Lightning Injuries in Sports
- 202 Downloads
There is no absolute protection against lightning because of its random and capricious nature. However, the risk of being struck by lightning can be substantially reduced.
There are general safety rules that apply to all athletic and recreational events. The athlete should have a proactive plan that can be instituted when storms approach. He/she should go to a safe shelter before the storm arrives and stay there until the danger is gone. Because the location, climate, terrain and playing site vary with different sporting activities, safety plans may have distinct elements for different recreational activities.
Mountain climbers should know the weather patterns of their locale. The highest frequency of lightning strikes in the Rocky Mountains occurs between 11am and 9pm during the months of April to September. There is less chance of a hiker encountering lightning during the early morning hours. Many tourists are unaware of this pattern, which may possibly explain the finding that most lightning victims are visitors from other states.
The bicyclist is as vulnerable as anyone in the open. In the event of lightning he/she should seek safe shelter and get off the bike. Rubber tires do not provide protection from lightning.
Golfers continue to make the same mistakes year after year. Golfers should know to seek safe shelter (clubhouse or closed metal vehicle) before the storm arrives and not return prematurely to the golf course. They should avoid isolated trees, open fields, unsafe sheds and metal poles. They should separate from each other rather than gather together.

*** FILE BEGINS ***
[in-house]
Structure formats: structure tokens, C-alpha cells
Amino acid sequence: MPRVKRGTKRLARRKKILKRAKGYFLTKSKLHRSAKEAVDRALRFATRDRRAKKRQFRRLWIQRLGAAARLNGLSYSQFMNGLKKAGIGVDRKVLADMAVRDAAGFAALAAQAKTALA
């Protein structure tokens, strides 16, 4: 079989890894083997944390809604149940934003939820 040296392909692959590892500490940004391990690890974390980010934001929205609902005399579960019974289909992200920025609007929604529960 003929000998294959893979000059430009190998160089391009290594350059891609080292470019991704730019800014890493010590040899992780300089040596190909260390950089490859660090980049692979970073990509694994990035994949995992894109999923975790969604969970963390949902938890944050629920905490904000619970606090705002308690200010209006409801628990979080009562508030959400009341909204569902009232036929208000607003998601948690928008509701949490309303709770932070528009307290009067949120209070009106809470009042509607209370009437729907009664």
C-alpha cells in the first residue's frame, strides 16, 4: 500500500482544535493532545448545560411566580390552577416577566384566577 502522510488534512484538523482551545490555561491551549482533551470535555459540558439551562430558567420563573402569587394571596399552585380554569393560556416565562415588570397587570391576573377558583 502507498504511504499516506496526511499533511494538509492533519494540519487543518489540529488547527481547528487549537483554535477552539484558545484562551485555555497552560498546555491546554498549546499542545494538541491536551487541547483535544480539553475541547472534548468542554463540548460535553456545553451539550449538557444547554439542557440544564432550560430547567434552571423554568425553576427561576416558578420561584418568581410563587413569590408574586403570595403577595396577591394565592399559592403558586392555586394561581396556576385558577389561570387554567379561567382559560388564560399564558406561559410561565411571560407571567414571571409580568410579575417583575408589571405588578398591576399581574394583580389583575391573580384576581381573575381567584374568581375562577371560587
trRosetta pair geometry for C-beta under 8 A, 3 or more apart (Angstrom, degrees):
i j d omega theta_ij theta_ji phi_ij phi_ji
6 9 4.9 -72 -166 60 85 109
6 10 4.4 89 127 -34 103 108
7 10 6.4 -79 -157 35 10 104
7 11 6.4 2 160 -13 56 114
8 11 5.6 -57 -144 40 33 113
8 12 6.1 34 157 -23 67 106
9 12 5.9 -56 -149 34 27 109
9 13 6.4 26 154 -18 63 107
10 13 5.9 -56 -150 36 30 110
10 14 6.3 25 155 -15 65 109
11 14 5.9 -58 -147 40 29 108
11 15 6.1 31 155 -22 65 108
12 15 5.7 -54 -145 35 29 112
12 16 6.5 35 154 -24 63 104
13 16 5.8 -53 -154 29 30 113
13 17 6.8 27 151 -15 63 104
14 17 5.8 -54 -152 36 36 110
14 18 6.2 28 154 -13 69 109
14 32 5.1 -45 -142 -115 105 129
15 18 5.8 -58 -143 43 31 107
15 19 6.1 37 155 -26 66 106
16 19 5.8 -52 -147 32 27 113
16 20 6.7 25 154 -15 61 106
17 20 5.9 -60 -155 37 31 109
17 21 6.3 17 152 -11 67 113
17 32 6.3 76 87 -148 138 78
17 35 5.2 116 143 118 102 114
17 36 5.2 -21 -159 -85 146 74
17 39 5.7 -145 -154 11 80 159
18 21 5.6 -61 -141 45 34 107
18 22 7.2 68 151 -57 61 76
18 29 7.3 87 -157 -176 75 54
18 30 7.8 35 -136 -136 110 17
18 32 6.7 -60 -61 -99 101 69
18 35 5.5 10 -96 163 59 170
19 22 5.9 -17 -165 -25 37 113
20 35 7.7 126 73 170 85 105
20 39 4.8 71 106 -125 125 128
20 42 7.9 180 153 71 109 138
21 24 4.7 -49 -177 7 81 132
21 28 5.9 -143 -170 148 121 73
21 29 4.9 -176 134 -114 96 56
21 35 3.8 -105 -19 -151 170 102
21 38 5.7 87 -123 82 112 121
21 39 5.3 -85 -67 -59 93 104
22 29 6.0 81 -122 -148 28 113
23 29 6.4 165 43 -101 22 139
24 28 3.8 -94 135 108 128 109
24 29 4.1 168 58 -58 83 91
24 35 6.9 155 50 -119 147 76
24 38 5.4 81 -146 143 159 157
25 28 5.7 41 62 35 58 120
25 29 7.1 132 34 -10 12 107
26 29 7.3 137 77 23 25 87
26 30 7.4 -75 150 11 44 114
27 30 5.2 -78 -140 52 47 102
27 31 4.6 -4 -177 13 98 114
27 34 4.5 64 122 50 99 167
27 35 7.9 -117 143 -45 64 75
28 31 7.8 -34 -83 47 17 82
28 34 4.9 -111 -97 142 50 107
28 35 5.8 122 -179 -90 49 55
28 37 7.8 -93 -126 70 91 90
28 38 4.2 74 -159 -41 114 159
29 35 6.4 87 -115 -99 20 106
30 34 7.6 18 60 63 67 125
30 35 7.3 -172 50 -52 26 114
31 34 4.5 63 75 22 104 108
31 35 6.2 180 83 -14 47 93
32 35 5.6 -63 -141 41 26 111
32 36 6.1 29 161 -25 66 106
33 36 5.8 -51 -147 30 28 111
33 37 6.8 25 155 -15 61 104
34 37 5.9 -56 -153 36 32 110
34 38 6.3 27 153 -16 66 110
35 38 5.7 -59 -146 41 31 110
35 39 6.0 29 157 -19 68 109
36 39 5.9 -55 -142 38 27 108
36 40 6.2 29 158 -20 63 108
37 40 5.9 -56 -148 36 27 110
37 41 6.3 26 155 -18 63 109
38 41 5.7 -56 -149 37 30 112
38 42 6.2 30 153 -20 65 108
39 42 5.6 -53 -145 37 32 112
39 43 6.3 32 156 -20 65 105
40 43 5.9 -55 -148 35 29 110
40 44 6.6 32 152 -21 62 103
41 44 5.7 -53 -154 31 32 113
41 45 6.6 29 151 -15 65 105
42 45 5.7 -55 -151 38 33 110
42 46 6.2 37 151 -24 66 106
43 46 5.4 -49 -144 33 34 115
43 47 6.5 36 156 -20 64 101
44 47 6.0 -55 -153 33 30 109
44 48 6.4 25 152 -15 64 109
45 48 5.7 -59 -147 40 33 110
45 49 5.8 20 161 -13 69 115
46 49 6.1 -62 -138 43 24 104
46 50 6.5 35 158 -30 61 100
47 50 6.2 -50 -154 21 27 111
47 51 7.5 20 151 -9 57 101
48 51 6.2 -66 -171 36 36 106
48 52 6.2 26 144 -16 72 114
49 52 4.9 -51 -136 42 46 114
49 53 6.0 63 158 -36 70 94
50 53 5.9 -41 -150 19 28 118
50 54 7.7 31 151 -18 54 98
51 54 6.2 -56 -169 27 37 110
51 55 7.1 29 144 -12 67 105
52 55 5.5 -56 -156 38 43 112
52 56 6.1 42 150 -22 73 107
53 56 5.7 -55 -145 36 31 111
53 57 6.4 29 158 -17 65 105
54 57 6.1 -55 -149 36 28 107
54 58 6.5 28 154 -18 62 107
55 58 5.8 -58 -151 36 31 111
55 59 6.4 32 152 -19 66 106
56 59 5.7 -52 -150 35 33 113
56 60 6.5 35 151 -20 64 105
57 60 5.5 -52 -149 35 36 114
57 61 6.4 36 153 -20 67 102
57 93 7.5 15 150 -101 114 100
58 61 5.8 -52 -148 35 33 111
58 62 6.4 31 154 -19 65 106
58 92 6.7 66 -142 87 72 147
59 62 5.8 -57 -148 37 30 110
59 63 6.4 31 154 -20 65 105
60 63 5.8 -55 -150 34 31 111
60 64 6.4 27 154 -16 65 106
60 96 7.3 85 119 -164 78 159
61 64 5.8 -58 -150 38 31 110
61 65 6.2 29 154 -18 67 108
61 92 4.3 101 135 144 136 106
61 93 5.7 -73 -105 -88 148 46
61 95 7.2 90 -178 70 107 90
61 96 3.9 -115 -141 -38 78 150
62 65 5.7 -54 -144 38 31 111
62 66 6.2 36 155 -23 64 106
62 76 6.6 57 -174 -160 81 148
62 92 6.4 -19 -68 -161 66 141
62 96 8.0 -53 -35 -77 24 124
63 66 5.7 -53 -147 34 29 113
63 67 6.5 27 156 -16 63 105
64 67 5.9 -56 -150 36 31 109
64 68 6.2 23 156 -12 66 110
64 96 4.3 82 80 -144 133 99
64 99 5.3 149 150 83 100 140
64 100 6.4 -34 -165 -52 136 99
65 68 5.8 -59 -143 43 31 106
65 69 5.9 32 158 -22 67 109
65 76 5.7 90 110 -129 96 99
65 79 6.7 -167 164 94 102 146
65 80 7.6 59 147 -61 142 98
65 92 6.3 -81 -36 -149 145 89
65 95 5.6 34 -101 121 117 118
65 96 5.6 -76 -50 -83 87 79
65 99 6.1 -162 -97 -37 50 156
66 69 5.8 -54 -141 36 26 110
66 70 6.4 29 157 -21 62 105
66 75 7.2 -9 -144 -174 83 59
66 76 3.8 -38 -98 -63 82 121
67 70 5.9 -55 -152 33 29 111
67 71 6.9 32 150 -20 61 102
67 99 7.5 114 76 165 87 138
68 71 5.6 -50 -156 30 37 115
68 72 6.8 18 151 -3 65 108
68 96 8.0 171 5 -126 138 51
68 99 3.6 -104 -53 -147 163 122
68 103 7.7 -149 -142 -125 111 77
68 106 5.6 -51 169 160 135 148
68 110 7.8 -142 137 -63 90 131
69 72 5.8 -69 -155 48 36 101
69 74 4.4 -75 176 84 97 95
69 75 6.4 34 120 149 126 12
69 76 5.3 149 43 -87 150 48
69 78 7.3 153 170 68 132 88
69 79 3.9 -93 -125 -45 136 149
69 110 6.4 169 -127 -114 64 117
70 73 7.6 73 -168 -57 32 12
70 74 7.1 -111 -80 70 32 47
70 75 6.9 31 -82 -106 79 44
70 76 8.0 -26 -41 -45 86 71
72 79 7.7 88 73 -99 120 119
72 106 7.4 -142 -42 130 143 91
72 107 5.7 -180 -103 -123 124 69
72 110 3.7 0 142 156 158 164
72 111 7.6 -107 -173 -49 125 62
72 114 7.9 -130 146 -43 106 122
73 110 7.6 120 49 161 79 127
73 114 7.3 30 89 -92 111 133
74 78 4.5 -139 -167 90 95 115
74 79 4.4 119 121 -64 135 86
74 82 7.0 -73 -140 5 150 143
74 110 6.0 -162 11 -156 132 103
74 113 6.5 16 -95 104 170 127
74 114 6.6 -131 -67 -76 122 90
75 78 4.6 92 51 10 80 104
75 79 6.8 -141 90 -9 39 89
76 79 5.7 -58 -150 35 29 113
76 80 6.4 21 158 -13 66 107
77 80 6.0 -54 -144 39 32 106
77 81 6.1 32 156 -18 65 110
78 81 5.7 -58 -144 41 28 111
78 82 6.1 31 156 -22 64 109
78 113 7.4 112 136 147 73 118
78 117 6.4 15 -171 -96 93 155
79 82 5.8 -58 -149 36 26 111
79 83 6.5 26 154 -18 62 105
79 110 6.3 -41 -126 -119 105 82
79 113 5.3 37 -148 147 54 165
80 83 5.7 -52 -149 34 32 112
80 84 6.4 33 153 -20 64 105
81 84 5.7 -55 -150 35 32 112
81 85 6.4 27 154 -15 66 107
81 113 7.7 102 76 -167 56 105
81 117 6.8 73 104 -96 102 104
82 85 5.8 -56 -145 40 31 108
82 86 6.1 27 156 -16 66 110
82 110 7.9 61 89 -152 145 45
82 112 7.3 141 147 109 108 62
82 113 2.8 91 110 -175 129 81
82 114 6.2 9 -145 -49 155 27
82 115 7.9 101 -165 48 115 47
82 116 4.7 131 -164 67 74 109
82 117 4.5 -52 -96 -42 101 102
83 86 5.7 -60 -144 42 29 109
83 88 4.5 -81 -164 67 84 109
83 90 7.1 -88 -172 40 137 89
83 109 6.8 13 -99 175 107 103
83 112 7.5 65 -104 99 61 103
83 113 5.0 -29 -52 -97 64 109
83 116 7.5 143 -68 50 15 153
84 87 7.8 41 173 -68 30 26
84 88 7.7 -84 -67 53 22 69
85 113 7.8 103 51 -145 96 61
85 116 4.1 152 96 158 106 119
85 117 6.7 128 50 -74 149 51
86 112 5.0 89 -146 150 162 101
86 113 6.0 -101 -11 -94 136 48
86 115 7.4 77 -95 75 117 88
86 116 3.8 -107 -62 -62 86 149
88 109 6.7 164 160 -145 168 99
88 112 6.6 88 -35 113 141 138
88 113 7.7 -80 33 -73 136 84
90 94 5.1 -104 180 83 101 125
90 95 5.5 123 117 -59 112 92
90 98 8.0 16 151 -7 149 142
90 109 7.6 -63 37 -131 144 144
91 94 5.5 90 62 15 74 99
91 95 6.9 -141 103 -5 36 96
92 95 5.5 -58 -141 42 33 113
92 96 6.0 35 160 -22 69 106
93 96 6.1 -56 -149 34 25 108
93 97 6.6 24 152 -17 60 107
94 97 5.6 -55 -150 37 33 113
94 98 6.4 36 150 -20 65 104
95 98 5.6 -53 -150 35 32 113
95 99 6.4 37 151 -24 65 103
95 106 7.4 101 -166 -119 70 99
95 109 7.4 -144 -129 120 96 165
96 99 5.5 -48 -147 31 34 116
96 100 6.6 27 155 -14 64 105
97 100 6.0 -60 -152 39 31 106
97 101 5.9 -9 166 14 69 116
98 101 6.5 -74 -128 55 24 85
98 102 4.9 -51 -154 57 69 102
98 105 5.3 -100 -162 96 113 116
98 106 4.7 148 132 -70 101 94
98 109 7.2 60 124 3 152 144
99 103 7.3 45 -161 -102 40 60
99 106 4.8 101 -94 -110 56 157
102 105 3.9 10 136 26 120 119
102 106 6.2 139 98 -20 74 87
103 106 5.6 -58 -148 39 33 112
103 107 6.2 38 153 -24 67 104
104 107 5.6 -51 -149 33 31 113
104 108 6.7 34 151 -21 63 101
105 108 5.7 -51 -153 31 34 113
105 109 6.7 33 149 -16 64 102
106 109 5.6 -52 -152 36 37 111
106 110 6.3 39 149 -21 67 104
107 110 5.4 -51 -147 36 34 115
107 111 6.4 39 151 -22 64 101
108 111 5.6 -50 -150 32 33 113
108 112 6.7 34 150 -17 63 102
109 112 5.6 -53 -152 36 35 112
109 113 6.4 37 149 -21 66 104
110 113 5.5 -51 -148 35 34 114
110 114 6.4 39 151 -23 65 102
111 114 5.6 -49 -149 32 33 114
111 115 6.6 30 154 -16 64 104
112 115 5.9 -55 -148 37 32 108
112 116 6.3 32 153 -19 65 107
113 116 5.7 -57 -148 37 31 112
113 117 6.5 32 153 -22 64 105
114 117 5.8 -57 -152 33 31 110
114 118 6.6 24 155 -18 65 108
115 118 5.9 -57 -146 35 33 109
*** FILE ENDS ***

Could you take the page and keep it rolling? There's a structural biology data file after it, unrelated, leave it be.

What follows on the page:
Swimmers should get out of the pool and find a safe shelter. Safe areas do not include poolsides, under awnings or under trees. A nearby closed automobile may be the safest place until the danger is gone.
Applying precautions when engaging in these sporting or recreational activities will help to minimise the risk of casualties or fatalities caused by lightning.
KeywordsRocky Mountain Rubber Tire Lightning Strike Lightning Flash Flash Rate
- 2.Williams ER. The electrification of thunderstorms. Sci Am 1988 Nov: 88–99Google Scholar
- 5.Cherington M, Vervalin C. Lightning injuries: who is at greatest risk? Physician Sportsmed 1990; 18: 58–61Google Scholar
- 8.Kithil R. Man’s understanding of lightning; from early days to present. Am Weather Observer 1993 Aug: 9–11Google Scholar
- 9.Holle RL, Lopez RE, Zimmermann C. Updated recommendations for lightning safety 1998. Bull Am Meteorol Soc 1999; 80: 2035–41Google Scholar
- 11.Bennett BL. A model lightning safety policy for athletics. J Athletic Training 1997; 32: 251–3Google Scholar
- 12.Cherington M, Walker J, Boyson M, et al. Closing the gap on the actual numbers of lightning casualties and deaths. Eleventh Conference of Applied Climatology; 1999 Jan 10–15; Dallas. Boston: American Meteorological Society, 1999: 379–80Google Scholar
- 13.Danger during thunderstorms. Northern Territories Emergency Serices [online]. Available from URL: http://www.nt.gov.au/pfes/es/lightning.htm [Accessed 2001 Jan 19]
- 14.Elsom DM. Surviving being struck by lightning: a preliminary assessment of the risk of lightning injuries and death in the British Isles. J Meteorol 1996; 21: 197–206Google Scholar
- 18.Cherington M, Yarnell PR. Lightning injuries and fatalities in the Rocky Mountains. In: Saha S, editor. Transactions of the Sixteenth Annual Meeting of the Society for Physical Regulation in Biology and Medicine; 1996 Oct 9–12; Chicago. Baltimore: Society for Physical Regulation in Biology and Medicine, 1996: 78Google Scholar
- 24.Connor D. Marshals must aid fans if lightning approaches. Denver Post 1991 Jun 14; 1D, 6DGoogle Scholar
- 28.Vincent GM, McPeak H. Commotio cordis. Physician Sportsmed 2000; 11: 31–9Google Scholar
- 32.Milarsky J. Lightning likely hit the water, not boys. Sun-Sentinel, South Florida 2000 Jun 10: 1A, 14AGoogle Scholar
- 36.Becker WJ. Boating-lightning protection. Florida: Cooperative Extension Service, 1992Google Scholar
- 37.Edelstein J, Peters W, Cartotto R. Lightning injury: a review and case presentations. Can J Plast Surg 1994; 2: 164–8Google Scholar